Another big part of module 1 was the topic of homework in school and if it is really helpful and can it change for the better of students. My personal thoughts on homework is that is it essential in order for students to continue to learn the material. However, I also believe that it should be engaging and more of a review from that day so the students can see the material again but on their own so it might help them. I found 4 articles that talk further about the topic of homework in the classroom. First is an article from Teaching Exceptional Children. In this article, the author stalks about being independent when doing homework and asking for help when you need it in order to maximize the learning from the homework. Also how developing a plan for homework will help in getting it done and on time (Hampshire, 2014). The next article talks about the time management aspect to homework and how kids put other things first. Also that relearning the main points is key to getting the students to learn more (Sallee, 2008). The next article highlights the reasons that students don’t do their homework and what they look to get out of the assignments in general (Wilson 2010). The fourth article I found talks about how getting a peer to review the homework assignment can be key in learning the skills from the topic (Zare 2017). I personally agree with these articles because although homework is essential to a student’s success, they also have many things outside of school that may obstruct their ability to complete it in a timely manner. That is why I think that teachers must be able to compromise and change what the homework is like in order to get the students to learn all the material.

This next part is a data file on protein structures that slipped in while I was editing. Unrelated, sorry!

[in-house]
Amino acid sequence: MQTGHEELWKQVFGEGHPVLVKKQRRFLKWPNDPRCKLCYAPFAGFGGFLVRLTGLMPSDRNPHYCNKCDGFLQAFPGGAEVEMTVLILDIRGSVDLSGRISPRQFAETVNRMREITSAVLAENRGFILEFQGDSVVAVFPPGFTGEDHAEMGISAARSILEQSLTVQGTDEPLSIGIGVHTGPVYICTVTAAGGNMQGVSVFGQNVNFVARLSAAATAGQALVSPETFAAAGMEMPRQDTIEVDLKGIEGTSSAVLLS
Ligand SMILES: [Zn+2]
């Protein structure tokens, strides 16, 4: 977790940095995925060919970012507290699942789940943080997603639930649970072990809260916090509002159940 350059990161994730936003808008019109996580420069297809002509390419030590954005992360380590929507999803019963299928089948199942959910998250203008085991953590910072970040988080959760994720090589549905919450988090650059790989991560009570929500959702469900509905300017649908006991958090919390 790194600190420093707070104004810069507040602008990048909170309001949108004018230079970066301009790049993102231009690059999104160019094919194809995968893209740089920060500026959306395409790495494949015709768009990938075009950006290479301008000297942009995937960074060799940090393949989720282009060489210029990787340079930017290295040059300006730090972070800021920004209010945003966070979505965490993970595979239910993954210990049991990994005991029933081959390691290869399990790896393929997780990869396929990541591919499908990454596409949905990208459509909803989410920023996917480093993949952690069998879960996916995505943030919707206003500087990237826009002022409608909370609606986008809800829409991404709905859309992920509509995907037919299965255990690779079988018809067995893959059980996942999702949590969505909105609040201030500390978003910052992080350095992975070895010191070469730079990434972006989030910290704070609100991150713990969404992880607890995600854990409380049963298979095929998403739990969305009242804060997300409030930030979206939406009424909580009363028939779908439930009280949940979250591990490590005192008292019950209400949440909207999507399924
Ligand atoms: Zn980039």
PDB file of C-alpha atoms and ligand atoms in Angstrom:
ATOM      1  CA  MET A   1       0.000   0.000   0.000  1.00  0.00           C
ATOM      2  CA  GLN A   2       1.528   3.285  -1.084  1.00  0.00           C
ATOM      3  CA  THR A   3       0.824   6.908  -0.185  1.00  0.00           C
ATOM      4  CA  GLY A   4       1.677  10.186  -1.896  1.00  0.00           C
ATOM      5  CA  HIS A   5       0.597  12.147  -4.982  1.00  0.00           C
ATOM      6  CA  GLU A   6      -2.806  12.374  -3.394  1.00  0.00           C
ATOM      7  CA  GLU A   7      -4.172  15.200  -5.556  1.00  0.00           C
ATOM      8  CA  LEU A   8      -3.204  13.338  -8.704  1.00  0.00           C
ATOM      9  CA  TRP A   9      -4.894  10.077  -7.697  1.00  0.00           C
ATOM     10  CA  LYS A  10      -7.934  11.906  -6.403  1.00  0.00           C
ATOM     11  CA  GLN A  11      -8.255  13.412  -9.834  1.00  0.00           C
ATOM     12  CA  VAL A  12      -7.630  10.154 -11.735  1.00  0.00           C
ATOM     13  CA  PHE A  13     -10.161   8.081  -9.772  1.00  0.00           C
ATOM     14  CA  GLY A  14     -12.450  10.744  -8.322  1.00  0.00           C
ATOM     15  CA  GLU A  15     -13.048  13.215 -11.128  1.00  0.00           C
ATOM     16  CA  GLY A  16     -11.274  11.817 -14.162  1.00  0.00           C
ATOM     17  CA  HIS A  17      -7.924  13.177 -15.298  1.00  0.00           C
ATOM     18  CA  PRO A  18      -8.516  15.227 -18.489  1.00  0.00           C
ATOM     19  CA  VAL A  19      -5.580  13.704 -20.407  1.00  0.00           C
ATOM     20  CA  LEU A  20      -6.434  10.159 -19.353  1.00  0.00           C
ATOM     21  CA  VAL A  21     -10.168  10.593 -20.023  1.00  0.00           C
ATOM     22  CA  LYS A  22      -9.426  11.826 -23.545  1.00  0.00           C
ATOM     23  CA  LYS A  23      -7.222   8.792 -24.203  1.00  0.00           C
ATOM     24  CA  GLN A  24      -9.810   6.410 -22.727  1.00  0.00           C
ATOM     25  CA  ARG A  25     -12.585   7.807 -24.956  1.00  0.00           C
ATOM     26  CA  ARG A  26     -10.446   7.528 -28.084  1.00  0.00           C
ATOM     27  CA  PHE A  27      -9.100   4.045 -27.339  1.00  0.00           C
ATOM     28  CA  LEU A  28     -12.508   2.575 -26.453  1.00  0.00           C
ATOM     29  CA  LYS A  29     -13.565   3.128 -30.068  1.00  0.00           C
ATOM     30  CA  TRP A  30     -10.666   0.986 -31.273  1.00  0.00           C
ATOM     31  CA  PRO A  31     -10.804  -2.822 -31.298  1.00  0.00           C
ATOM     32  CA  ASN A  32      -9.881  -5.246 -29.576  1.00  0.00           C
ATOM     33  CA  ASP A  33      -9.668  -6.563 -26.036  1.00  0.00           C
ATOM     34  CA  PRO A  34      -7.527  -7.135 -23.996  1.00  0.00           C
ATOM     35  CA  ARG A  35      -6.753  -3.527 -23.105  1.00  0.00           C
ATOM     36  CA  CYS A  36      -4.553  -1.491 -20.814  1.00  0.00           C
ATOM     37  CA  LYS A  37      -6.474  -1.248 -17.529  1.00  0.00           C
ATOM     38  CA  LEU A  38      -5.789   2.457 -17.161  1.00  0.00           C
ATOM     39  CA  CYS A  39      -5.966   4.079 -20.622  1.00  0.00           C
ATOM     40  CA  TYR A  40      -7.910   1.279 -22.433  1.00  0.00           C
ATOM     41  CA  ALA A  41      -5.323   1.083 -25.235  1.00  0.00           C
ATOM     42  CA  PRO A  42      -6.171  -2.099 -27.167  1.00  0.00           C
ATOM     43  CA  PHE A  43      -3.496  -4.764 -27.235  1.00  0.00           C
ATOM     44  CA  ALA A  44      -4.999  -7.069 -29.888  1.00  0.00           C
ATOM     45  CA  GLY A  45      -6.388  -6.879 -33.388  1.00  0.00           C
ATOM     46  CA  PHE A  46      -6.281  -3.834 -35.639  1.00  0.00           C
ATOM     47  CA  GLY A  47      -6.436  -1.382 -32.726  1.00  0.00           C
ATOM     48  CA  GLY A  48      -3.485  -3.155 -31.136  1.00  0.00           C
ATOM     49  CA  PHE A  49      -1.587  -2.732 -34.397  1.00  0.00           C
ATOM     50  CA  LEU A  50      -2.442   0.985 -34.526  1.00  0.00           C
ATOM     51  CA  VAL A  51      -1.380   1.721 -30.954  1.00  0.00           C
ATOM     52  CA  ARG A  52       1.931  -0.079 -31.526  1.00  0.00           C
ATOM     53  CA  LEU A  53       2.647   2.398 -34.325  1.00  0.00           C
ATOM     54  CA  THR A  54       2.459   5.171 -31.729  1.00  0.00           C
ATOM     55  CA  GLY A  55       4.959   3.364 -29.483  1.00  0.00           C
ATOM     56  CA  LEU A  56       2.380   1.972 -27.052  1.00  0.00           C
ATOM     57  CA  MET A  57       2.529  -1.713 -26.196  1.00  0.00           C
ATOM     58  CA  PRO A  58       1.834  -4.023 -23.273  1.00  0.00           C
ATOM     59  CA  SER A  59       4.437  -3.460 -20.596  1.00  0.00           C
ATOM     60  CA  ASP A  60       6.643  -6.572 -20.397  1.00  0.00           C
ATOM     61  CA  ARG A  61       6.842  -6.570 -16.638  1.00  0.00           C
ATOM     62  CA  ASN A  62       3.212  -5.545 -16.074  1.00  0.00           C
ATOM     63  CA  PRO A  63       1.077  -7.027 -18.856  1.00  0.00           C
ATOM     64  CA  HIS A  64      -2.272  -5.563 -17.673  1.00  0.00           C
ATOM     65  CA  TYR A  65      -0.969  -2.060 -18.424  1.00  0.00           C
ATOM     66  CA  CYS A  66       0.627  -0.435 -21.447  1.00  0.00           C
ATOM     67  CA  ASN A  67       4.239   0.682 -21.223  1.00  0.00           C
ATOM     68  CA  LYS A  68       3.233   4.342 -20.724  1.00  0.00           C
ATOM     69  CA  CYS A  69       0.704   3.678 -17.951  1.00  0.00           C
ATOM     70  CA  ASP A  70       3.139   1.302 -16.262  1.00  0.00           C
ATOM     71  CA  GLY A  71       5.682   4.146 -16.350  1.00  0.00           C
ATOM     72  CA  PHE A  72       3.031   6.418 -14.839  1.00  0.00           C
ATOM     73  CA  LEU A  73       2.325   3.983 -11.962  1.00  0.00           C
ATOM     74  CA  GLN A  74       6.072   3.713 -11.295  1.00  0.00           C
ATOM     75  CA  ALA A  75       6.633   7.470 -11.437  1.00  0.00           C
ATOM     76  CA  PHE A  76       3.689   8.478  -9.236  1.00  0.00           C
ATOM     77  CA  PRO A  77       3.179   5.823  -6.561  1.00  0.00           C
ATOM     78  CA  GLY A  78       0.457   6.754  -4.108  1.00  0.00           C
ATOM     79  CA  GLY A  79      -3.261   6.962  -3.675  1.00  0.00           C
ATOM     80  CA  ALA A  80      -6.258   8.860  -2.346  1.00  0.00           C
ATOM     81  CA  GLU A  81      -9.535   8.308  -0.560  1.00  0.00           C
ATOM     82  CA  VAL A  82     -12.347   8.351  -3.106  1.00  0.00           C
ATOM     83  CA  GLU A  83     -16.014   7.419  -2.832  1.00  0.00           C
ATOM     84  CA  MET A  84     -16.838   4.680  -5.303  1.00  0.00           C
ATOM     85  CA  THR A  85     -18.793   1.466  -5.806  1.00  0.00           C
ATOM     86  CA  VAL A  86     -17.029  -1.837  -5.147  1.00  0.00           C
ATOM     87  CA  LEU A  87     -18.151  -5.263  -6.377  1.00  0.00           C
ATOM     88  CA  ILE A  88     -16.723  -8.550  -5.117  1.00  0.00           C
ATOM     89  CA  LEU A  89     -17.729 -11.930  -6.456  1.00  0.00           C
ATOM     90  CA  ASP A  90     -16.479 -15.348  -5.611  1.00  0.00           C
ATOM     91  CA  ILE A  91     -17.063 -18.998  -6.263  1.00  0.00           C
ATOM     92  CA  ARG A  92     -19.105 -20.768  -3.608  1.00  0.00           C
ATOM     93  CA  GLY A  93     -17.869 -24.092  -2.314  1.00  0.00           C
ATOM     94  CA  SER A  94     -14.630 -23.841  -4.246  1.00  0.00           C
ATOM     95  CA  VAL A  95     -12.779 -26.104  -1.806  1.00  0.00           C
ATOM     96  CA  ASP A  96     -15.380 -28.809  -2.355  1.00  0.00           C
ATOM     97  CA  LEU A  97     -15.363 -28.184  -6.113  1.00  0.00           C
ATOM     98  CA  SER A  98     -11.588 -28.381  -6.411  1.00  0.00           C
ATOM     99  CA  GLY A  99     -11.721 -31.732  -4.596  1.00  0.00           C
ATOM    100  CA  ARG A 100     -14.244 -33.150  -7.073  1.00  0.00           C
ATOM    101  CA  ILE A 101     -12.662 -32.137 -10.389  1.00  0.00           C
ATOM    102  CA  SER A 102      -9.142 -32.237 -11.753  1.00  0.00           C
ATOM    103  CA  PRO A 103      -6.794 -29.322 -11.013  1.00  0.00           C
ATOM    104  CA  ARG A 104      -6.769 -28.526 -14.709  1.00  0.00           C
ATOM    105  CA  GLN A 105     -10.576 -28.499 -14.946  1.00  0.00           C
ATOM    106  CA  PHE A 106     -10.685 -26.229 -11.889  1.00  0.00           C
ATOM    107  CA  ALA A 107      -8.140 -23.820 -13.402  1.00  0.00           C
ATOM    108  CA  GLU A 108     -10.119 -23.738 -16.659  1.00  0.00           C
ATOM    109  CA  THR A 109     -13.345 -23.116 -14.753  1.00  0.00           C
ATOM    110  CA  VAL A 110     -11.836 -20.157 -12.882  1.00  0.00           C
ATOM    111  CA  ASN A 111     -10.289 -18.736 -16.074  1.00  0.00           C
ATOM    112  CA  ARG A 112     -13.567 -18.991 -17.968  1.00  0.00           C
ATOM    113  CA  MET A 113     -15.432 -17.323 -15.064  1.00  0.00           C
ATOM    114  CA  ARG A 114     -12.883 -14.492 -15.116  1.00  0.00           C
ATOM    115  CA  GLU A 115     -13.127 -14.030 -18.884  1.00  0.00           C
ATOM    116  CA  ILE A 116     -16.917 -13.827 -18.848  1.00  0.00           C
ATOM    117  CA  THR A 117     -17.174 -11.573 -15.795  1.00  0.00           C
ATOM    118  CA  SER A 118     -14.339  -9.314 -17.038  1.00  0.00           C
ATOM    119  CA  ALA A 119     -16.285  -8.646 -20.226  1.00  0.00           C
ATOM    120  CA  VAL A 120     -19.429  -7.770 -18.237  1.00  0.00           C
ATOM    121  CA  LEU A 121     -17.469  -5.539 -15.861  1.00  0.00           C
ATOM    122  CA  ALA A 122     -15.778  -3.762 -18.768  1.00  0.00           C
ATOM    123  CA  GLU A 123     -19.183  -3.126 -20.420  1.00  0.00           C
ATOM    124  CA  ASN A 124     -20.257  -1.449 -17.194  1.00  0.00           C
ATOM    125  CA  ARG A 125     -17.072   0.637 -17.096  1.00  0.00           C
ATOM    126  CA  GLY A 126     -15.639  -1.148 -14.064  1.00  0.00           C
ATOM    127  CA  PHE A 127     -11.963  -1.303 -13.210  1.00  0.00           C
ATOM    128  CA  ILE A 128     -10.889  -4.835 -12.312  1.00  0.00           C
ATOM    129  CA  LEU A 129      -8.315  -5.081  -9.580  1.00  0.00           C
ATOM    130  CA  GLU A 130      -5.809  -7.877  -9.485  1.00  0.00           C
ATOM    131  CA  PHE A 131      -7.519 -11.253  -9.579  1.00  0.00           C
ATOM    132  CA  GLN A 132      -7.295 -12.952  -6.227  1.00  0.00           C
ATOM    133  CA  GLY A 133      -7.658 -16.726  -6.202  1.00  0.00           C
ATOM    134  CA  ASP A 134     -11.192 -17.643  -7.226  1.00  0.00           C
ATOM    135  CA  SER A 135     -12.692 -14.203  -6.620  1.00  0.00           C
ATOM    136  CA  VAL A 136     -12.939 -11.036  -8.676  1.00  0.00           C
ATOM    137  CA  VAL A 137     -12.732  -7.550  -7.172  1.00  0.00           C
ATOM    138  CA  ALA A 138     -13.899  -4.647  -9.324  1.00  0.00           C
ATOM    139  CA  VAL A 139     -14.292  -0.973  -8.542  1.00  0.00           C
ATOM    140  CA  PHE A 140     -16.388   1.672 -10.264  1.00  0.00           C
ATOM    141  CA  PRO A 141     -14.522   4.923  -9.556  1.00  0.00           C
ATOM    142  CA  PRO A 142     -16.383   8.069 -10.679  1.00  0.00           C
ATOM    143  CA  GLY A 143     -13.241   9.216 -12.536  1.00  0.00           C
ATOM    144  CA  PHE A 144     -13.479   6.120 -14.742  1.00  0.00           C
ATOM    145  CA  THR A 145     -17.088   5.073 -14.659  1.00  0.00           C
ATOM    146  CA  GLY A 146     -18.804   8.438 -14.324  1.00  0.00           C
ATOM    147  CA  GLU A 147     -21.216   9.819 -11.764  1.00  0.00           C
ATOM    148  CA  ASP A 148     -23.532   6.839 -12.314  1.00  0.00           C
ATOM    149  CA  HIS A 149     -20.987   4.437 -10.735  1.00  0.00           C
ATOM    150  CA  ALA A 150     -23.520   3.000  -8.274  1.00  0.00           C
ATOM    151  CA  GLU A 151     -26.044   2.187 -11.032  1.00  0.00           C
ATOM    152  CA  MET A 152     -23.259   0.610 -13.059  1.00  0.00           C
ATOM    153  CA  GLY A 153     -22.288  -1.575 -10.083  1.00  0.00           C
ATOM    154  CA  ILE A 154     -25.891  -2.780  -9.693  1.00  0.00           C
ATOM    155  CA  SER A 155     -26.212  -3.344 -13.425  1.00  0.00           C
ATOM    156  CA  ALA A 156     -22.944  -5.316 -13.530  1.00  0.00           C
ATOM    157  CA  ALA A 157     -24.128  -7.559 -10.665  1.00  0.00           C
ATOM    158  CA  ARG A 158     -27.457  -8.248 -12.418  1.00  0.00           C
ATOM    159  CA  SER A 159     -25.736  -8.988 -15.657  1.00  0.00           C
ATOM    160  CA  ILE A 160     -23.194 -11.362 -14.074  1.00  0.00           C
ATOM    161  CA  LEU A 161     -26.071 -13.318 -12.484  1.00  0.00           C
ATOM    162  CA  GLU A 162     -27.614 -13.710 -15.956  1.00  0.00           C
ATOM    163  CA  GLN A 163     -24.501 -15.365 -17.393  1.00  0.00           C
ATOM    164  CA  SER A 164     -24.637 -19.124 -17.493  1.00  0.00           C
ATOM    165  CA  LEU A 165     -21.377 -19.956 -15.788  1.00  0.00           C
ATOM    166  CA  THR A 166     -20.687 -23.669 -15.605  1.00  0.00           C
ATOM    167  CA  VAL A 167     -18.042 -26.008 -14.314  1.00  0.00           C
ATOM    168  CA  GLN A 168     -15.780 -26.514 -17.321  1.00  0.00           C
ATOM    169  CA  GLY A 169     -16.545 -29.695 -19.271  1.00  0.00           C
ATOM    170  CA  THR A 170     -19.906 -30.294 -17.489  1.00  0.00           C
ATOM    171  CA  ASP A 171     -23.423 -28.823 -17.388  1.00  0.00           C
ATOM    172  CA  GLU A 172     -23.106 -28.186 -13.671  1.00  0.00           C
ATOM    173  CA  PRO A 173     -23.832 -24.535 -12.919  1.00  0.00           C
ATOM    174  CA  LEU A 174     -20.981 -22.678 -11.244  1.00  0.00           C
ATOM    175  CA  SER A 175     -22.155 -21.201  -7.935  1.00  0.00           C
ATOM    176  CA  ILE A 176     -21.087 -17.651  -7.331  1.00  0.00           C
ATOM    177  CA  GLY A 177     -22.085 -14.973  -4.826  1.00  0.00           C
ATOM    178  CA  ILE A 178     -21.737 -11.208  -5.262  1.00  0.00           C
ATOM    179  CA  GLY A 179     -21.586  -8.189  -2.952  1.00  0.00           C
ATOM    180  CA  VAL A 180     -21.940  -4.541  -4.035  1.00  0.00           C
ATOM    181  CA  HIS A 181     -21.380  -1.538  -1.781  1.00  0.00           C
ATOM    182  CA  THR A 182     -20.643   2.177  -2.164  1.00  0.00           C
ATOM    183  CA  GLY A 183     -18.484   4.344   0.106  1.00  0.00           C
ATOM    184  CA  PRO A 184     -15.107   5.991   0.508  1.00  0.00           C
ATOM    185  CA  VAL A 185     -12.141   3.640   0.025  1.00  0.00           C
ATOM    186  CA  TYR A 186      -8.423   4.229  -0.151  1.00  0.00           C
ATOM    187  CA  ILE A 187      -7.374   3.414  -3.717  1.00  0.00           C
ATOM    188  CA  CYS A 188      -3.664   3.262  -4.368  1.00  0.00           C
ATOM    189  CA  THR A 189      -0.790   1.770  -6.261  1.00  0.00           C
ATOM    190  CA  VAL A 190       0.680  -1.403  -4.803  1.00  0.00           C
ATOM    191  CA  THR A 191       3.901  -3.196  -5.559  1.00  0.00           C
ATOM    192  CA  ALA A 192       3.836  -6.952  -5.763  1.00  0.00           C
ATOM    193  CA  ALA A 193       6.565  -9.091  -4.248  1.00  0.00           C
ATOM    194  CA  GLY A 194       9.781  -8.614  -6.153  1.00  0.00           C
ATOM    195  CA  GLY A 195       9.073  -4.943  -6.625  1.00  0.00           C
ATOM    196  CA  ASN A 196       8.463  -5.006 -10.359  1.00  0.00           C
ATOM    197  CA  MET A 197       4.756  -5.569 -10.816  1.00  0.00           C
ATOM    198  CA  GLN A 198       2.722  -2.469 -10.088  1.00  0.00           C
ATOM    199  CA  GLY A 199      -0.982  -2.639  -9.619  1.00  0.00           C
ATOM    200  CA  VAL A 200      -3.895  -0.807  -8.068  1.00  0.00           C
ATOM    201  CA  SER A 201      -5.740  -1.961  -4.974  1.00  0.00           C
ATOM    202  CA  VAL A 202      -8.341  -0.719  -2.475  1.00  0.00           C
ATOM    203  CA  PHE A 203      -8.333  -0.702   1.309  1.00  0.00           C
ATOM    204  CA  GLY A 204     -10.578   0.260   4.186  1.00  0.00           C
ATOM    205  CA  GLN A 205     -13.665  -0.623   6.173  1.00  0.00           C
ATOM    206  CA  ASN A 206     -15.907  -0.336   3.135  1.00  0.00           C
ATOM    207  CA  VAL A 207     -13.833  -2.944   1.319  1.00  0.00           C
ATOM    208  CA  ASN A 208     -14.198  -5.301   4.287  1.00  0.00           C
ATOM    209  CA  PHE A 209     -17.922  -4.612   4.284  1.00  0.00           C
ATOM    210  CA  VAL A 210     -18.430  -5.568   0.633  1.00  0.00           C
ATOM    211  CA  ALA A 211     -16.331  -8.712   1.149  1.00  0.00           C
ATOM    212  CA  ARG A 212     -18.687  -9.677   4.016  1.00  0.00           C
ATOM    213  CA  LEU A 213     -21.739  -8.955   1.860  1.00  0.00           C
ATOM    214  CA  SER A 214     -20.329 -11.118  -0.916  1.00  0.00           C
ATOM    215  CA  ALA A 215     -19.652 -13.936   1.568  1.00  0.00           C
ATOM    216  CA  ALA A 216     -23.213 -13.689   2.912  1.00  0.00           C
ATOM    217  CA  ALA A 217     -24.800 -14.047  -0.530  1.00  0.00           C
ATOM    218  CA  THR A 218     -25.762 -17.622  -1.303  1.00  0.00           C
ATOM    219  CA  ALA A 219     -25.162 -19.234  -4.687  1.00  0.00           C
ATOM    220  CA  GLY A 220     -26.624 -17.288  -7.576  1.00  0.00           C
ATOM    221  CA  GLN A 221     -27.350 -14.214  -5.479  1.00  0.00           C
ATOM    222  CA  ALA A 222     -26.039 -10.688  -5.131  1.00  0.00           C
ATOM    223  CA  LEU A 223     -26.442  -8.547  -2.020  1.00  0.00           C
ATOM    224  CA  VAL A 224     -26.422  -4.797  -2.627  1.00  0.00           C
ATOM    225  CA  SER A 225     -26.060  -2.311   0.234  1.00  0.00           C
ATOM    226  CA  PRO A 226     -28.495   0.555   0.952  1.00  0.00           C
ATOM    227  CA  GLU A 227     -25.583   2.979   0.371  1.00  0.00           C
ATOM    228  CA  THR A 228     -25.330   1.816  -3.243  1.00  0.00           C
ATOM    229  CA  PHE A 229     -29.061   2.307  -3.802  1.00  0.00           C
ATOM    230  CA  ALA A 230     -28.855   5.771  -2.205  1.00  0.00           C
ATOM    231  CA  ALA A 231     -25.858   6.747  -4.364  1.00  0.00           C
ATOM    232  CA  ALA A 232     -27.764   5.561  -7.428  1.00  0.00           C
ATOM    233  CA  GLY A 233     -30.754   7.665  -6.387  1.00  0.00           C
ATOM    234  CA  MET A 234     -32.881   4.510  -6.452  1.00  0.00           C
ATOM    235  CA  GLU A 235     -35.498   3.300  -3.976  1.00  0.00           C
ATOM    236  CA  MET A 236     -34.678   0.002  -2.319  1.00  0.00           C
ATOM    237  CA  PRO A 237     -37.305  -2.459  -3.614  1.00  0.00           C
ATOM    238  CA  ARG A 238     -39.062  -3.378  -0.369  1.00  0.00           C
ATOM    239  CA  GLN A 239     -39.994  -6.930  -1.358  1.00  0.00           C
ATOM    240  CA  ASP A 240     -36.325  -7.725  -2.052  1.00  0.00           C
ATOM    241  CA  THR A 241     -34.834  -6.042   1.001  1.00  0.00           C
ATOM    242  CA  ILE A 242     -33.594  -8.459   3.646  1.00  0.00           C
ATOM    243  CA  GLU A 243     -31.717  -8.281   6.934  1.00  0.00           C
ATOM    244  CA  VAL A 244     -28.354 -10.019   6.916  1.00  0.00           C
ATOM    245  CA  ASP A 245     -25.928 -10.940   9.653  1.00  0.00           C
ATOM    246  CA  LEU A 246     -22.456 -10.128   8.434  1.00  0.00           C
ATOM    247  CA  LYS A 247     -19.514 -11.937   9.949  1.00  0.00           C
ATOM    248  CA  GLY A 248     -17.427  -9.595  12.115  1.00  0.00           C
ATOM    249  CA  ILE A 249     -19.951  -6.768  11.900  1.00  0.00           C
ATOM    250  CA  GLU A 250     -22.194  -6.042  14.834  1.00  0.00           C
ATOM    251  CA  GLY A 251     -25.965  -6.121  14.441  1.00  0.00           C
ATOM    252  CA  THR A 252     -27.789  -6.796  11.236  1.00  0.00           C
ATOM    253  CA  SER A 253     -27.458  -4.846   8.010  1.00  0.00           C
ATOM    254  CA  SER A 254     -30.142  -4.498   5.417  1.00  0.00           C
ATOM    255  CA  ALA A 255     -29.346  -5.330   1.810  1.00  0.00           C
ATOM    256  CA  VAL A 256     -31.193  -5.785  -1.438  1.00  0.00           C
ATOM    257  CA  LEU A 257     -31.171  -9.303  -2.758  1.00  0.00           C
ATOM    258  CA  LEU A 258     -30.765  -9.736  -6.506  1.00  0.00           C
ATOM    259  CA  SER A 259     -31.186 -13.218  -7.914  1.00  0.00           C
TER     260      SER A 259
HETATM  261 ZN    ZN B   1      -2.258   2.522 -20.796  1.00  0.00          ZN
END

Gardner, L. (2016, November). Teaching information literacy now. School library journal. Retrieved on February 6, 2017 from

Hampshire, P.K. (2014). Homework plans: a tool for promoting independence. Teaching Exceptional Children, 46(6), 158-168.

Sallee, B. (2008, November). Doing our homework on homework: how does homework help? Retrieved January 31, 2017 from

Wilson, J. (2010). Student perspectives on homework. Education, 131(2), 351-358.